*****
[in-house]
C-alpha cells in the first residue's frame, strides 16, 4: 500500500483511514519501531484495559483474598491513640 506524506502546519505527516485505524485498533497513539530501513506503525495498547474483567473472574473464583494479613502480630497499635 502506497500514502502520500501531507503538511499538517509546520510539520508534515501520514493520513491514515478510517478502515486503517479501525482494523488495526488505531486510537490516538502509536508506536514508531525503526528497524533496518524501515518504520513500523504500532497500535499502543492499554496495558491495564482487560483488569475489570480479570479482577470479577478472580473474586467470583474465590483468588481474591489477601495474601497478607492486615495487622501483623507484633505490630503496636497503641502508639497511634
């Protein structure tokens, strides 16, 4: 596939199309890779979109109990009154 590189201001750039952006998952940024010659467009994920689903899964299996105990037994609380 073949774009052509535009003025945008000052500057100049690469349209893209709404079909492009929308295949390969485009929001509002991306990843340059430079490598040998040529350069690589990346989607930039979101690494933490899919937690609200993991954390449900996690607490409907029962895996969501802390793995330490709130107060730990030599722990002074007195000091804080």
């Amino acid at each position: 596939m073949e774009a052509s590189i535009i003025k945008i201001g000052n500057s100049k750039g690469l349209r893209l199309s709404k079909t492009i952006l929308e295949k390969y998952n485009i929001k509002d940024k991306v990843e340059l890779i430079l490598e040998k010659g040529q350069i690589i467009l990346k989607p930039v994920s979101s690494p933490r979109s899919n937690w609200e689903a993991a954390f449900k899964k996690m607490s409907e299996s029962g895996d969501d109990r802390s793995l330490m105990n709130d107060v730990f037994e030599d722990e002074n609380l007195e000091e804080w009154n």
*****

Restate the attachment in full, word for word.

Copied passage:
[in-house]
C-alpha cells in the first residue's frame, strides 16, 4: 500500500483511514519501531484495559483474598491513640 506524506502546519505527516485505524485498533497513539530501513506503525495498547474483567473472574473464583494479613502480630497499635 502506497500514502502520500501531507503538511499538517509546520510539520508534515501520514493520513491514515478510517478502515486503517479501525482494523488495526488505531486510537490516538502509536508506536514508531525503526528497524533496518524501515518504520513500523504500532497500535499502543492499554496495558491495564482487560483488569475489570480479570479482577470479577478472580473474586467470583474465590483468588481474591489477601495474601497478607492486615495487622501483623507484633505490630503496636497503641502508639497511634
């Protein structure tokens, strides 16, 4: 596939199309890779979109109990009154 590189201001750039952006998952940024010659467009994920689903899964299996105990037994609380 073949774009052509535009003025945008000052500057100049690469349209893209709404079909492009929308295949390969485009929001509002991306990843340059430079490598040998040529350069690589990346989607930039979101690494933490899919937690609200993991954390449900996690607490409907029962895996969501802390793995330490709130107060730990030599722990002074007195000091804080």
């Amino acid at each position: 596939m073949e774009a052509s590189i535009i003025k945008i201001g000052n500057s100049k750039g690469l349209r893209l199309s709404k079909t492009i952006l929308e295949k390969y998952n485009i929001k509002d940024k991306v990843e340059l890779i430079l490598e040998k010659g040529q350069i690589i467009l990346k989607p930039v994920s979101s690494p933490r979109s899919n937690w609200e689903a993991a954390f449900k899964k996690m607490s409907e299996s029962g895996d969501d109990r802390s793995l330490m105990n709130d107060v730990f037994e030599d722990e002074n609380l007195e000091e804080w009154n």